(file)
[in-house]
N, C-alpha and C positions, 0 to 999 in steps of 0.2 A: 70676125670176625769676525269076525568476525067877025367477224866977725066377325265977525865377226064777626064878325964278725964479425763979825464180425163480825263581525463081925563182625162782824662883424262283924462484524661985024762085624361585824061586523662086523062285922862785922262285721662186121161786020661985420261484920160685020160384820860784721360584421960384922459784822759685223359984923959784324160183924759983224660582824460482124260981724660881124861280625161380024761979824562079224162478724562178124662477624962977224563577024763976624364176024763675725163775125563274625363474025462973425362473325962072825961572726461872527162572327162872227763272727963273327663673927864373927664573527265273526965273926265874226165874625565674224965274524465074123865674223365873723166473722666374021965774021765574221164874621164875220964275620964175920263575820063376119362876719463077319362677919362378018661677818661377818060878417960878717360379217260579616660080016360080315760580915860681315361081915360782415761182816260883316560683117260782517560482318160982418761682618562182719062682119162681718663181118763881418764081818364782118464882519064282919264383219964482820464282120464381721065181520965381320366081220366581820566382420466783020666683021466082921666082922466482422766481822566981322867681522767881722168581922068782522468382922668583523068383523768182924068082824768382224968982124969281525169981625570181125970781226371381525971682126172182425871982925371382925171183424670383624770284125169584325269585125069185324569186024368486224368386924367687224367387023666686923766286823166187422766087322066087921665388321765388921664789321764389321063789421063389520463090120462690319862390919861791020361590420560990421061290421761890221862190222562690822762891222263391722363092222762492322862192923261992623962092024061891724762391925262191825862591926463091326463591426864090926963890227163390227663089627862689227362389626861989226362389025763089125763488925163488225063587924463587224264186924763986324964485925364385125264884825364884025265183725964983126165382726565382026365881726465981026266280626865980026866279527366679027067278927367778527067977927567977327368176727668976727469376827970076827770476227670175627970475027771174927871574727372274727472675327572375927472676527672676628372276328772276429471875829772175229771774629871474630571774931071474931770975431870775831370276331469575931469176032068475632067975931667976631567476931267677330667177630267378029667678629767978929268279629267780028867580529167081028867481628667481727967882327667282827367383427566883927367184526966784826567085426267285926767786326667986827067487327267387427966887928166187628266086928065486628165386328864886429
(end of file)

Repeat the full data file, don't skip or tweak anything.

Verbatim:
[in-house]
N, C-alpha and C positions, 0 to 999 in steps of 0.2 A: 70676125670176625769676525269076525568476525067877025367477224866977725066377325265977525865377226064777626064878325964278725964479425763979825464180425163480825263581525463081925563182625162782824662883424262283924462484524661985024762085624361585824061586523662086523062285922862785922262285721662186121161786020661985420261484920160685020160384820860784721360584421960384922459784822759685223359984923959784324160183924759983224660582824460482124260981724660881124861280625161380024761979824562079224162478724562178124662477624962977224563577024763976624364176024763675725163775125563274625363474025462973425362473325962072825961572726461872527162572327162872227763272727963273327663673927864373927664573527265273526965273926265874226165874625565674224965274524465074123865674223365873723166473722666374021965774021765574221164874621164875220964275620964175920263575820063376119362876719463077319362677919362378018661677818661377818060878417960878717360379217260579616660080016360080315760580915860681315361081915360782415761182816260883316560683117260782517560482318160982418761682618562182719062682119162681718663181118763881418764081818364782118464882519064282919264383219964482820464282120464381721065181520965381320366081220366581820566382420466783020666683021466082921666082922466482422766481822566981322867681522767881722168581922068782522468382922668583523068383523768182924068082824768382224968982124969281525169981625570181125970781226371381525971682126172182425871982925371382925171183424670383624770284125169584325269585125069185324569186024368486224368386924367687224367387023666686923766286823166187422766087322066087921665388321765388921664789321764389321063789421063389520463090120462690319862390919861791020361590420560990421061290421761890221862190222562690822762891222263391722363092222762492322862192923261992623962092024061891724762391925262191825862591926463091326463591426864090926963890227163390227663089627862689227362389626861989226362389025763089125763488925163488225063587924463587224264186924763986324964485925364385125264884825364884025265183725964983126165382726565382026365881726465981026266280626865980026866279527366679027067278927367778527067977927567977327368176727668976727469376827970076827770476227670175627970475027771174927871574727372274727472675327572375927472676527672676628372276328772276429471875829772175229771774629871474630571774931071474931770975431870775831370276331469575931469176032068475632067975931667976631567476931267677330667177630267378029667678629767978929268279629267780028867580529167081028867481628667481727967882327667282827367383427566883927367184526966784826567085426267285926767786326667986827067487327267387427966887928166187628266086928065486628165386328864886429